. The parameters for these functions generally vary for different types of objects, but there is one parameter that they all share:  pAllocator
. This is an optional parameter that allows you to specify callbacks for a custom memory allocator. We will ignore this parameter in the tutorial and always pass  nullptr
as argument.

Vulkan对象要么是用
vkCreateXXX

vkAllocateXXX

vkDestroyXXX

vkFreeXXX

。这是一个可选参数，它允许你标识一个回调函数，用于以自定义的方式分配内存。本教程中我们将忽略这个参数，总是传给它 nullptr

## Integrating GLFW 集成GLFW

Vulkan works perfectly fine without a creating a window if you want to use it off-screen rendering, but it’s a lot more exciting to actually show something! First replace the  #include
line with

1 #define GLFW_INCLUDE_VULKAN
2 #include


That way GLFW will include its own definitions and automatically load the Vulkan header with it. Add a  initWindow
function and add a call to it from the  run
function before the other calls. We’ll use that function to initialize GLFW and create a window.

 1 void run() {
2     initWindow();
3     initVulkan();
4     mainLoop();
5     cleanup();
6 }
7
8 private:
9     void initWindow() {
10
11     }


The very first call in  initWindow
should be  glfwInit()
, which initializes the GLFW library. Because GLFW was originally designed to create an OpenGL context, we need to tell it to not create an OpenGL context with a subsequent call:

initWindow

，它初始化GLFW库。因为GLFW最初是被设计为创建OpenGL上下文而用的，我们需要在接下来的函数调用中告诉它不要创建OpenGL上下文：

glfwWindowHint(GLFW_CLIENT_API, GLFW_NO_API);


Because handling resized windows takes special care that we’ll look into later, disable it for now with another window hint call:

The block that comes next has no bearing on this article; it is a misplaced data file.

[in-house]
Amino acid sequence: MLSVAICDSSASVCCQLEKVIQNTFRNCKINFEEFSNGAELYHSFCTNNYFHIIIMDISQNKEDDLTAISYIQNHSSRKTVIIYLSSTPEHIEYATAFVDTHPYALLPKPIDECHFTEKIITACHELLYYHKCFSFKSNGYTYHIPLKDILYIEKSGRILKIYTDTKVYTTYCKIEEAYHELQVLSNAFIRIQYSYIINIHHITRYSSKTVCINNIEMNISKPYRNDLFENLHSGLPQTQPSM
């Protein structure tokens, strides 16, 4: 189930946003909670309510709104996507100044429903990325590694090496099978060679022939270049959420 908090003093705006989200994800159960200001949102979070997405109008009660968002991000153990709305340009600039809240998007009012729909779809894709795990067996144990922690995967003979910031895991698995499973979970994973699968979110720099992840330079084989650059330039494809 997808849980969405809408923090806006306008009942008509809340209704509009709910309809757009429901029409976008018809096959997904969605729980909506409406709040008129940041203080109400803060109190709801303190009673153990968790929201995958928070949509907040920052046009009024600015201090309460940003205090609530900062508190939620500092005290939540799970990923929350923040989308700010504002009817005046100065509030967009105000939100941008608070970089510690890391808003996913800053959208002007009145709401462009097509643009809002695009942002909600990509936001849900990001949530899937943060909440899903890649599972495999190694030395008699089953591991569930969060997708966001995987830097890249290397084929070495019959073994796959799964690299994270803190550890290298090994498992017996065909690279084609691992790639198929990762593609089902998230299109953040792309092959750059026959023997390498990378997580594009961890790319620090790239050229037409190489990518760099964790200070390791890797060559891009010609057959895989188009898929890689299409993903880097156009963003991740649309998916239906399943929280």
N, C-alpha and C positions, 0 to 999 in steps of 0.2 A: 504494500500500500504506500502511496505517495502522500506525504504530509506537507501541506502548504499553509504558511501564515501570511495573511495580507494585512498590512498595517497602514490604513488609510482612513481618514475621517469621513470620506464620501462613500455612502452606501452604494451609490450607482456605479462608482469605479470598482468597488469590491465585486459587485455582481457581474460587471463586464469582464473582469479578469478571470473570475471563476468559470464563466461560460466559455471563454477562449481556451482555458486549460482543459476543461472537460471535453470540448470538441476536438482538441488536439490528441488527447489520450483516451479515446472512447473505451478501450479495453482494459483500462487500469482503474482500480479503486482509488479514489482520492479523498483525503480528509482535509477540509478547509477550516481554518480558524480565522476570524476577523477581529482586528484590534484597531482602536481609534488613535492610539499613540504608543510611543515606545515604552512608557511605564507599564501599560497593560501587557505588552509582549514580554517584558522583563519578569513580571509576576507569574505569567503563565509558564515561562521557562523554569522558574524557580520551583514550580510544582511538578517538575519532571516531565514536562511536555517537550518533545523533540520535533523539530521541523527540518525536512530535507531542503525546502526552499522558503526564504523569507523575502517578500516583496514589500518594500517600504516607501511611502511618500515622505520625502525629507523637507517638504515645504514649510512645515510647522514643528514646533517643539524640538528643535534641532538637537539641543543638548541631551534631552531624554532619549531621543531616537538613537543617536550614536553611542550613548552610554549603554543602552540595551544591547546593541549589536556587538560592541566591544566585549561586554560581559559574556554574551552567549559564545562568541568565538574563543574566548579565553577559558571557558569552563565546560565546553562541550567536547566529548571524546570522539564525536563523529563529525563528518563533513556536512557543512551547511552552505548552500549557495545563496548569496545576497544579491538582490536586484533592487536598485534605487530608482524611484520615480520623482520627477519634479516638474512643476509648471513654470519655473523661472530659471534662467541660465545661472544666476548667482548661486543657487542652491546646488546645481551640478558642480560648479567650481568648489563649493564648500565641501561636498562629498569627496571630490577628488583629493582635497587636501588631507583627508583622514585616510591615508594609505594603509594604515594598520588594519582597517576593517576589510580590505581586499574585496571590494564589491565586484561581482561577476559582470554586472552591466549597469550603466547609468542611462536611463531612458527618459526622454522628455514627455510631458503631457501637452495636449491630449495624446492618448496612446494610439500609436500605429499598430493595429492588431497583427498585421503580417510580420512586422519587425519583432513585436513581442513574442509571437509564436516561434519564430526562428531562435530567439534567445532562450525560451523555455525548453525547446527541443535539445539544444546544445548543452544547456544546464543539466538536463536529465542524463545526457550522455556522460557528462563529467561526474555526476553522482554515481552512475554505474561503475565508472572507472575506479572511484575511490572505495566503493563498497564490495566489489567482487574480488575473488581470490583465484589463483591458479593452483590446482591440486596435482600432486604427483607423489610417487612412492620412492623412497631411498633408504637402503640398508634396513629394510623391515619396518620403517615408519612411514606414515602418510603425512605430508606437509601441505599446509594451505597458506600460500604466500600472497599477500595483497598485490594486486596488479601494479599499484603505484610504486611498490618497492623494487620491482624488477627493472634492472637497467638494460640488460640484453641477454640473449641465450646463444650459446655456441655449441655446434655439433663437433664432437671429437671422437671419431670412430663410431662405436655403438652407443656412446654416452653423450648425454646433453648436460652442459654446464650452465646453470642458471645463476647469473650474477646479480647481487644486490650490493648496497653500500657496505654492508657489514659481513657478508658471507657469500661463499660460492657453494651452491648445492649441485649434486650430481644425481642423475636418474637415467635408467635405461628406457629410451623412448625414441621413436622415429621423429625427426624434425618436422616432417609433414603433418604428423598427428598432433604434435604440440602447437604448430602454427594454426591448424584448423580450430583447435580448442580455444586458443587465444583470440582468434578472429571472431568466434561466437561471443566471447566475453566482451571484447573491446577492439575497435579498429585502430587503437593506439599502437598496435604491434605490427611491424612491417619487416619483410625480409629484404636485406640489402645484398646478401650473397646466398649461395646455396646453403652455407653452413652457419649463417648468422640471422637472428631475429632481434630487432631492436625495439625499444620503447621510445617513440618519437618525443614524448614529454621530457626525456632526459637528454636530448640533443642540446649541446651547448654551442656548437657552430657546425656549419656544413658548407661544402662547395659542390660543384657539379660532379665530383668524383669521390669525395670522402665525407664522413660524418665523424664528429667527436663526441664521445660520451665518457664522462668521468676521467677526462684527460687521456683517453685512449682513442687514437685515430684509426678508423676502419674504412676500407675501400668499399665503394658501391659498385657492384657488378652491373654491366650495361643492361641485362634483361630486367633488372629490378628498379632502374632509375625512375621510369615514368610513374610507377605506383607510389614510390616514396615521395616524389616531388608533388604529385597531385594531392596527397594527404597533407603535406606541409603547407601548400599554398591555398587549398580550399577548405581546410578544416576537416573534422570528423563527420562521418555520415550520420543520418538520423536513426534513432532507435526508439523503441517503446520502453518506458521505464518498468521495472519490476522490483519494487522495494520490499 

glfwWindowHint(GLFW_RESIZABLE, GLFW_FALSE);


All that’s left now is creating the actual window. Add a  GLFWwindow* window;
private class member to store a reference to it and initialize the window with:

，以保存对窗口的引用。用下述代码初始化窗口：

window = glfwCreateWindow(800, 600, "Vulkan", nullptr, nullptr);


The first three parameters specify the width, height and title of the window. The fourth parameter allows you to optionally specify a monitor to open the window on and the last parameter is only relevant to OpenGL.

It’s a good idea to use constants instead of hardcoded width and height numbers because we’ll be referring to these values a couple of times in the future. I’ve added the following lines above the  HelloTriangleApplication
class definition:

1 const int WIDTH = 800;
2 const int HEIGHT = 600;


and replaced the window creation call with

window = glfwCreateWindow(WIDTH, HEIGHT, "Vulkan", nullptr, nullptr);


You should now have a  initWindow
function that looks like this:

1 void initWindow() {
2     glfwInit();
3
4     glfwWindowHint(GLFW_CLIENT_API, GLFW_NO_API);
5     glfwWindowHint(GLFW_RESIZABLE, GLFW_FALSE);
6
7     window = glfwCreateWindow(WIDTH, HEIGHT, "Vulkan", nullptr, nullptr);
8 }


To keep the application running until either an error occurs or the window is closed, we need to add an event loop to the  mainLoop
function as follows:

1 void mainLoop() {
2     while (!glfwWindowShouldClose(window)) {
3         glfwPollEvents();
4     }
5 }


This code should be fairly self-explanatory. It loops and checks for events like pressing the X button until the window has been closed by the user. This is also the loop where we’ll later call a function to render a single frame.

Once the window is closed, we need to clean up resources by destroying it and terminating GLFW itself. This will be our first  cleanup
code:

1 void cleanup() {
2     glfwDestroyWindow(window);
3
4     glfwTerminate();
5 }


When you run the program now you should see a window titled  Vulkan
show up until the application is terminated by closing the window. Now that we have the skeleton for the Vulkan application, let’s
create the first Vulkan object

!

C++ code